In Big Law, these references are clients of the firm or the lawyer and they can speak to their relationship with the firm or the lawyer. They are also often golf buddies or former colleagues.

The ratings organizations review submissions, check references, and conduct interviews with the firms, usually with several partners on a conference call.

The interview is part of the “in-depth research” process they promote. But in reality, it’s often a call made by a junior-level attorney reading a list of standard questions.

That gives us three main inputs for these rankings:

  1. Submissions by the firms.
  2. Reference checks of people hand selected by the firms.
  3. Research interviews (often) conducted by very junior level associates.


All of this data is subjective, and then the ranking organization make their own subjective decisions about the findings.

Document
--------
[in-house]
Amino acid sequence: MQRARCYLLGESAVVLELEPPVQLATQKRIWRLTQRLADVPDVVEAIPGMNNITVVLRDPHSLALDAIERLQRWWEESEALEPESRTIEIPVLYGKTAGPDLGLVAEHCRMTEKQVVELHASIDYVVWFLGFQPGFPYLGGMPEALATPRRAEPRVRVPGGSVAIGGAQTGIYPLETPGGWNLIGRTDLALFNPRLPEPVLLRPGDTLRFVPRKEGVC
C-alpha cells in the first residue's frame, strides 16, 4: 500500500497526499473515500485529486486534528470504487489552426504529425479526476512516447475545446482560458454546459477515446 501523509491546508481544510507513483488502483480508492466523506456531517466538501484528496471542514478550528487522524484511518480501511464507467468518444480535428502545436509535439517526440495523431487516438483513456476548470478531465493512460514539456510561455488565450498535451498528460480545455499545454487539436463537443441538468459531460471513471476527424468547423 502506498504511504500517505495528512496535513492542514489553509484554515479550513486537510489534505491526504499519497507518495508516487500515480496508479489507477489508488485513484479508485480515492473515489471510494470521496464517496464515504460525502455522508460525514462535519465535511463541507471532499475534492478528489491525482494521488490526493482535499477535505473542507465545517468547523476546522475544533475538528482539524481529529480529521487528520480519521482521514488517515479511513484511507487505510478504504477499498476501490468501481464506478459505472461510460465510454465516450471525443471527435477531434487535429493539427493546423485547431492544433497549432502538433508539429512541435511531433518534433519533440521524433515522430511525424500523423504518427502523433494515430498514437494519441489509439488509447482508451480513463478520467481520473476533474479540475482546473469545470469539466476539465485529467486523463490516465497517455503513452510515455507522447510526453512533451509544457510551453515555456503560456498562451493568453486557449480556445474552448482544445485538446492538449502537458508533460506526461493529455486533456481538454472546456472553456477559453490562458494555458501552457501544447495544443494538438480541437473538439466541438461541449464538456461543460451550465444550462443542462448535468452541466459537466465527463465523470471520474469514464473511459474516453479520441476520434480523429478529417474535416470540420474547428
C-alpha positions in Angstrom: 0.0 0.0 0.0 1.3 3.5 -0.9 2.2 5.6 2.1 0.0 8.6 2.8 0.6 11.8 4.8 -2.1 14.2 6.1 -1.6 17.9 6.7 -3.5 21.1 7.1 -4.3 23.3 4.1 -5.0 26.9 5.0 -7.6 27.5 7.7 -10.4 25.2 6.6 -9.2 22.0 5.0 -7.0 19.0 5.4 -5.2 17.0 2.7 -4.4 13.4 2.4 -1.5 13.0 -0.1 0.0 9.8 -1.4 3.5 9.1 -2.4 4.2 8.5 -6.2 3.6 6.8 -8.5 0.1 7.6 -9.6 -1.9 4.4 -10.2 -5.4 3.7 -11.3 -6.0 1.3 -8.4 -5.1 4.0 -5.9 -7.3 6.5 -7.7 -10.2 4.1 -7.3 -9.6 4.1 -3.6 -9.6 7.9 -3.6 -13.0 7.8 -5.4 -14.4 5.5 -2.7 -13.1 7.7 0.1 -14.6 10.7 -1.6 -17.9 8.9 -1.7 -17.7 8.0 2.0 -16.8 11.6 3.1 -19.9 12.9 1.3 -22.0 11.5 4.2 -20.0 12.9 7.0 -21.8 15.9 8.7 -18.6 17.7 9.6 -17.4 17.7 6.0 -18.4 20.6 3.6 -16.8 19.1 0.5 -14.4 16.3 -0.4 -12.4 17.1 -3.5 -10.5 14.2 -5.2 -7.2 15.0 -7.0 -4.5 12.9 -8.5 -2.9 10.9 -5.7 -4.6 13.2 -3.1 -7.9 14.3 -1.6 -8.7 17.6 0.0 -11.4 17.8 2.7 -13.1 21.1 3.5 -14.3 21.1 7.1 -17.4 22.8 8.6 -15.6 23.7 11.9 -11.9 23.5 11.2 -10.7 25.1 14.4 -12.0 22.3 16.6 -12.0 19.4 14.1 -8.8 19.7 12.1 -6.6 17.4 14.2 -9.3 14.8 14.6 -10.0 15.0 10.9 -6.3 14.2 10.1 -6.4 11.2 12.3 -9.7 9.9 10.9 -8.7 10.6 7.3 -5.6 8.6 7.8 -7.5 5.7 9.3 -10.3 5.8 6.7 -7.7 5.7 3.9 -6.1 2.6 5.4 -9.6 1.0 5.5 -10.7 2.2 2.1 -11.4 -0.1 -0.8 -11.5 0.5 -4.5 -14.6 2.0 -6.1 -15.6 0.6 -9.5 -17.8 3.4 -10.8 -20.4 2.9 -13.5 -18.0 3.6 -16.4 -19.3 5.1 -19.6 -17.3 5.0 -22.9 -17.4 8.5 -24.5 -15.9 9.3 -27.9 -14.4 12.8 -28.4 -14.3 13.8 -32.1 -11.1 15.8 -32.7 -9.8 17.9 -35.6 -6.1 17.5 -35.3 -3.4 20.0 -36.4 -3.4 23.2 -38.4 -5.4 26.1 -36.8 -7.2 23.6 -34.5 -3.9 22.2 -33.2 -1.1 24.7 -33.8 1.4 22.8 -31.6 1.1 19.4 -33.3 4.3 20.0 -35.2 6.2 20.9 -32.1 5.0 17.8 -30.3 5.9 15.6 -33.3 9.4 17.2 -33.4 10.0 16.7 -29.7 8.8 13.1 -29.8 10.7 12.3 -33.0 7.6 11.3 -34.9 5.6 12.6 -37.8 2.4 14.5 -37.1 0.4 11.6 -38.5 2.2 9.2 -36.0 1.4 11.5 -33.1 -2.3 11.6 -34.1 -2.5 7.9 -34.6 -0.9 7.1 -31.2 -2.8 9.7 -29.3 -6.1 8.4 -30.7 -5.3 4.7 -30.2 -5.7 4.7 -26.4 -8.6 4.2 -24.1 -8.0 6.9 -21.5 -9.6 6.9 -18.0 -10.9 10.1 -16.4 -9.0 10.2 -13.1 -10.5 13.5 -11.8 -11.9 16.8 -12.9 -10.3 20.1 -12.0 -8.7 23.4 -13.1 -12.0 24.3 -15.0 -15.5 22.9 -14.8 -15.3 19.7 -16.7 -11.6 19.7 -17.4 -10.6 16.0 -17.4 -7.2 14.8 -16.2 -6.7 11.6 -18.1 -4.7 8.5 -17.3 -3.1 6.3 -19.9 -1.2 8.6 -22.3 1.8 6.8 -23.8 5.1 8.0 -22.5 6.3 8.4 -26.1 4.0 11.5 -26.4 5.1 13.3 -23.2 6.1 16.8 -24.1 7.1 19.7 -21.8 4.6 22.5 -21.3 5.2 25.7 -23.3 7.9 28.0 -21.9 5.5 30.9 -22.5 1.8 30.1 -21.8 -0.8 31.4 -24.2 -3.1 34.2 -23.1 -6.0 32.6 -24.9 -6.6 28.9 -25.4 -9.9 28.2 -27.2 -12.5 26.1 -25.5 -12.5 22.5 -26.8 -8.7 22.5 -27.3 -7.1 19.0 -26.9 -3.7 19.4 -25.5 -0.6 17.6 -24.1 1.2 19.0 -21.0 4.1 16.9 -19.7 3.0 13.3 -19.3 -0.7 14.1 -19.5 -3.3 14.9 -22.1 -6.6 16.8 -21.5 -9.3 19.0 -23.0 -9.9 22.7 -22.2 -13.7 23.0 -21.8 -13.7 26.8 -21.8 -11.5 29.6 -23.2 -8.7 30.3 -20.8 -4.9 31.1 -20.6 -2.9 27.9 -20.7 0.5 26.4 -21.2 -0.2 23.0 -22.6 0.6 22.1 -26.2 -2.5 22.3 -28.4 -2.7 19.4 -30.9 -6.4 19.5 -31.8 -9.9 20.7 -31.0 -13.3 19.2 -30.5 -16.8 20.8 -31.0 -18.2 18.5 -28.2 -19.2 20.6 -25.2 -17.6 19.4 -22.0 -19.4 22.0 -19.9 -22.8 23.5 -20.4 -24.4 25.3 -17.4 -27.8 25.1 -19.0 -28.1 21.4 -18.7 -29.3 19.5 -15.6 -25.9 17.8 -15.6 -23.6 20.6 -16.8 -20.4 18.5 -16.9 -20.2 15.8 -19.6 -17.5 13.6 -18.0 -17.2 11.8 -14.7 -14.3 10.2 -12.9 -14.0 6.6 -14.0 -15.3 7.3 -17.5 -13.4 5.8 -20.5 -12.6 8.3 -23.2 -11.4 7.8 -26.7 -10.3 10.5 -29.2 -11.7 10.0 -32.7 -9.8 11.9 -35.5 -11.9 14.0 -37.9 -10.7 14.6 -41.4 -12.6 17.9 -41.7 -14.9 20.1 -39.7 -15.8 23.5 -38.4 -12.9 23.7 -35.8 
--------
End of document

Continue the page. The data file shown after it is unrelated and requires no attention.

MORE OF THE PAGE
2. Huge Opportunities to Game the System

So many of these lists claim that their rankings reflect “reputation” or “ability.”

If I had a professional marketing team (as so many firms do) preparing a profile of my professional reputation and ability, I could make myself sound incredibly awesome too.

Even more so if the references you used were my hand-picked close friends and former colleagues — people I can easily ask to say specific things about me when asked.

It’s not like Amazon or Yelp, places where customers can report negative experiences as well as positive ones. Those systems have their own problems, but at least there’s an opportunity for customers with negative experiences to impact the ratings.

With legal directories, the only customers with a voice are the ones I hand pick to participate.

Who wouldn't game a system like this by stacking the referrals with their very best clients?

3. Little Connection to Actual Performance or Results

What does it mean to be a “good” lawyer or law firm anyway?

I would argue that it means you’re able to produce results or desirable outcomes for your clients.

Winning cases. Negotiating settlements. Closing acquisitions. Managing risk. And doing these things efficiently and effectively, without unnecessary delay or fees.